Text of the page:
What I miss is the sense of responsibility we had to each other. A commitment to our community.

So what’s not to love about California? There’s so much to brag about: almost year-round sunshine. Dry, warm days. Miles of untainted seashore flanked by sandy cliffs. Valleys polka-dotted with orange trees. Green and rocky mountains in the distance. Natural beauty in every direction.

It’s the transplants like me who have a measure of comparison. We realize after so many years that one cannot live on sunshine alone. Something is missing.

Marti Emerald, a local TV news reporter in San Diego, was quoted once about her take on Southern California culture. She called it a “social disconnect.” Aha! I thought. That describes it.

Too often, I have witnessed a lack of connection amongst people. Neighbors will drive straight into their garages, only to be seen when taking out the trash or retrieving the mail. Perhaps it is the absence of real connection that leads to a lack of accountability. No-shows and cancellations are a way of life. I’ve been to several kids’ birthday parties where we were the only ones singing happy birthday to a tearful child at the end of an almost empty table. I’ve seen teachers and community leaders with a skeleton staff of volunteers who take on more than they can handle.

For years I have lived my life looking back at the city I left behind. But everyone knows that when you spend your life in the rear view mirror, you never really see what’s right in front of you. I realized that if I wanted a sense of community here in San Diego, I would have to either find it or create it. So I started a playgroup when my kids were little. I created an online network for parents in Southern California. I give of my time to the local schools. I extend my hand at my kids’ games. I’ve become politically active. And I’ve gotten to know my neighbors.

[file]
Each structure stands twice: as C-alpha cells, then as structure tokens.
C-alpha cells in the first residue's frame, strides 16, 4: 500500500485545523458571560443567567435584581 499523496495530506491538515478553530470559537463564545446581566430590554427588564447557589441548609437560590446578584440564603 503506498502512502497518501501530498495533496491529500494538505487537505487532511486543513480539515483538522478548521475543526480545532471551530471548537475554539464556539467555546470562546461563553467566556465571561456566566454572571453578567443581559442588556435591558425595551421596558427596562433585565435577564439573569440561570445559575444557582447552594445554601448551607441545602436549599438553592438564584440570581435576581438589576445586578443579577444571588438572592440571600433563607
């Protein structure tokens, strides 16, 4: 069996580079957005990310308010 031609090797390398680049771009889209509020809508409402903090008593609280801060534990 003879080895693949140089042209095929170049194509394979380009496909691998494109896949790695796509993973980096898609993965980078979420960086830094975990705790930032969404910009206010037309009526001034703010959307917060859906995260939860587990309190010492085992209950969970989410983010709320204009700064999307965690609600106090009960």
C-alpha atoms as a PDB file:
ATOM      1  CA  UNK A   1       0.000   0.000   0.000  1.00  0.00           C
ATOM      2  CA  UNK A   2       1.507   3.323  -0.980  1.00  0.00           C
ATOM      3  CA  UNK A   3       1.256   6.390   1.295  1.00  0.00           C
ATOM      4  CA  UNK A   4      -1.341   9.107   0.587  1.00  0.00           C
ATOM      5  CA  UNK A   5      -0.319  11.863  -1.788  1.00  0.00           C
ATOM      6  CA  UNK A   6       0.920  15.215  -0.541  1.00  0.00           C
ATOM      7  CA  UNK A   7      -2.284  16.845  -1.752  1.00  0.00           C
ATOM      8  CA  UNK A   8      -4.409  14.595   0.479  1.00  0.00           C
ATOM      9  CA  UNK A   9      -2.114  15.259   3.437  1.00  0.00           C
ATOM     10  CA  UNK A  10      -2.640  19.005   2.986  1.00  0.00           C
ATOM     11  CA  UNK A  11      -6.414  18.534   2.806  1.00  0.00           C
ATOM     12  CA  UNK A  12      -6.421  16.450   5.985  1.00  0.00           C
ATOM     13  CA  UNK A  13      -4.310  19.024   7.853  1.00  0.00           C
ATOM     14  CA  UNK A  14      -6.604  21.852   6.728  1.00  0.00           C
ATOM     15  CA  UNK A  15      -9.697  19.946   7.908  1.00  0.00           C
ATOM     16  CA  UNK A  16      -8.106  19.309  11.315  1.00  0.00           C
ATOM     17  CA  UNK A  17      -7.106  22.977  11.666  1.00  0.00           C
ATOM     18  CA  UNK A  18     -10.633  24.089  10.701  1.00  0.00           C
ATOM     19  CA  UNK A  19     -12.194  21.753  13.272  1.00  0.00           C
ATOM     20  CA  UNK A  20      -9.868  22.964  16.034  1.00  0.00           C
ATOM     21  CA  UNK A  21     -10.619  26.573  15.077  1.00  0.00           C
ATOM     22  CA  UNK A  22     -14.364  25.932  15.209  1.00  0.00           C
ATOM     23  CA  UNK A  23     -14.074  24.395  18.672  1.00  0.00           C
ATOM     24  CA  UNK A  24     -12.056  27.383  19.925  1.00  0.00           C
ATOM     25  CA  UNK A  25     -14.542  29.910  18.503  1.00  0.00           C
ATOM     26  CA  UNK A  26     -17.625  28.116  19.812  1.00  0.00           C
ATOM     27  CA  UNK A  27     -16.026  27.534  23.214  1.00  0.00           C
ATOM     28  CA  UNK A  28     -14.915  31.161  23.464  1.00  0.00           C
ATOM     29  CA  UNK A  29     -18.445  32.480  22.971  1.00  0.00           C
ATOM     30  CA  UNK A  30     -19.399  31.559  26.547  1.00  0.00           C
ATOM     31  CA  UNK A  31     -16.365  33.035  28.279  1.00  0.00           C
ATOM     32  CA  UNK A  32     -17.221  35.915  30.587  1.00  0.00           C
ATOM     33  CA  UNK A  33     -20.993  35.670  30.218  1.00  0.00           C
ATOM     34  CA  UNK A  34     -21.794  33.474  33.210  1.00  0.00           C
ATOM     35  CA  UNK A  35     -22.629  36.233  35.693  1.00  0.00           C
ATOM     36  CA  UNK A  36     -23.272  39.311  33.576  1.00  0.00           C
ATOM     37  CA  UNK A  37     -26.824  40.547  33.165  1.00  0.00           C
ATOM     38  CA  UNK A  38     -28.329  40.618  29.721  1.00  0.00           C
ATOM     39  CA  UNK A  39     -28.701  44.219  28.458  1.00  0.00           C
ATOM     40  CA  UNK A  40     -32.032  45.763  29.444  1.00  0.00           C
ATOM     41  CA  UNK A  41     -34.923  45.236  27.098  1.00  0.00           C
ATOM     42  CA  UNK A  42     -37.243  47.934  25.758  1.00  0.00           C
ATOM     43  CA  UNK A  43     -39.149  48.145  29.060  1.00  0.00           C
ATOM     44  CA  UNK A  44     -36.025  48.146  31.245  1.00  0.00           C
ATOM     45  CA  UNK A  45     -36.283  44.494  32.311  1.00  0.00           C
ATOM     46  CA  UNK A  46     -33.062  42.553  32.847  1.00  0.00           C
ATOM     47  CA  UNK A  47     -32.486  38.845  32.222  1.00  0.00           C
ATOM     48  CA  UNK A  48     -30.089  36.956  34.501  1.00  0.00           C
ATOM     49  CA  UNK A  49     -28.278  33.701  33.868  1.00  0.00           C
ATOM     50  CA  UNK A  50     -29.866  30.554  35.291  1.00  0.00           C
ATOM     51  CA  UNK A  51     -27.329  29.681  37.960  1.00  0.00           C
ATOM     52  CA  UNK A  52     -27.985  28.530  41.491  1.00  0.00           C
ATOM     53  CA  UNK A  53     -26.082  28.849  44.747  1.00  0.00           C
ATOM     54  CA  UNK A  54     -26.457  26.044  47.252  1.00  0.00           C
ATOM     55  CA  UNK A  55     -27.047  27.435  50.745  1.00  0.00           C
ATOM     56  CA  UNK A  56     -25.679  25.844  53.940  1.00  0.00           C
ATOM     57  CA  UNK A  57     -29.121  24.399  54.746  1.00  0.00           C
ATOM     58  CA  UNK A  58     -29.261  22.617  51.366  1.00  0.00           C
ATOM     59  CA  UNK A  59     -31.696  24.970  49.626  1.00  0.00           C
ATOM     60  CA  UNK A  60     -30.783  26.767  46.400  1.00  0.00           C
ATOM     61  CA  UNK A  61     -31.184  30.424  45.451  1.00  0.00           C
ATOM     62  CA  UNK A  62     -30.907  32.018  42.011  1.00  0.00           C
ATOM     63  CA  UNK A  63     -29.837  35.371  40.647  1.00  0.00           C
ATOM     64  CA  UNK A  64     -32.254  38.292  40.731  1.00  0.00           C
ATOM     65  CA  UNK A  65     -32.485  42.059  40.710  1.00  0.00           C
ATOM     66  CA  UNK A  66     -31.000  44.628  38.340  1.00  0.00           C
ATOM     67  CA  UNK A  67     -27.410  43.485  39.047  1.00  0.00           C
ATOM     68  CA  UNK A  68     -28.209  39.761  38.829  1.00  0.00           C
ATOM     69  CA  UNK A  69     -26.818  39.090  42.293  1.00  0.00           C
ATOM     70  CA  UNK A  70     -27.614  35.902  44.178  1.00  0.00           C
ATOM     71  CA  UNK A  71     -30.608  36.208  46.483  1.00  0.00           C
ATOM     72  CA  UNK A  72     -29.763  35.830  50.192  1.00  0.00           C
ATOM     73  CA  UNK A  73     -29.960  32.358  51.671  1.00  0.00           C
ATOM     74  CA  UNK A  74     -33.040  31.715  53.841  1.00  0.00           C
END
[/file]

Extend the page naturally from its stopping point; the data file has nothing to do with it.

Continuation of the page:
Little by little, I am doing what I can to cultivate a community for my family. Because in the end, if you can’t be with the one you love, honey, love the one you’re with.

Saturday, April 18, 2009

Spring Cleaning

What defines a good friendship? Like all relationships, some are healthier than others. So how do you know if a friendship is good for you?

I read once that the way to assess a friendship is to evaluate how you feel – physically and emotionally – right after you’ve spent time with someone. If you’re drained, resentful, defeated, hurt, or anything on the negative end of the spectrum, it might be time to look at the merits of the relationship.

Over the past two years, I’ve thought about where I am invested. Like any busy mom, carving out time away from my kids is difficult enough. Wasting time with the wrong people is futile.

With great thought and care, I conducted a spring cleaning. I took a look at each friend the way some people look at a shirt to determine whether it still fits, and plucked a few from my friendship wardrobe. I don’t mean to imply that this was a simple, overnight endeavor. It was anything but.

I’m one of those married types who loves and needs my girlfriends. As much as I adore my husband, I cannot survive on his level of relating. We are two very different trains; me, the turbo tram and him, the early model steam engine that takes a long time reaching its destination.

What my husband wants from me is less talk. Bullet points. Background info, not necessary.

What I want from him are details. And that's not going to happen

So this is why I need my girlfriends. We have no problem filling time and space. We make those chicks on The View look afraid to speak up.

The process of ending my friendship with Christa (not her real name) took years. I couldn’t seem to let go yet I had no reason to hold on. I got to a place where I lost respect for myself. I became pathetic.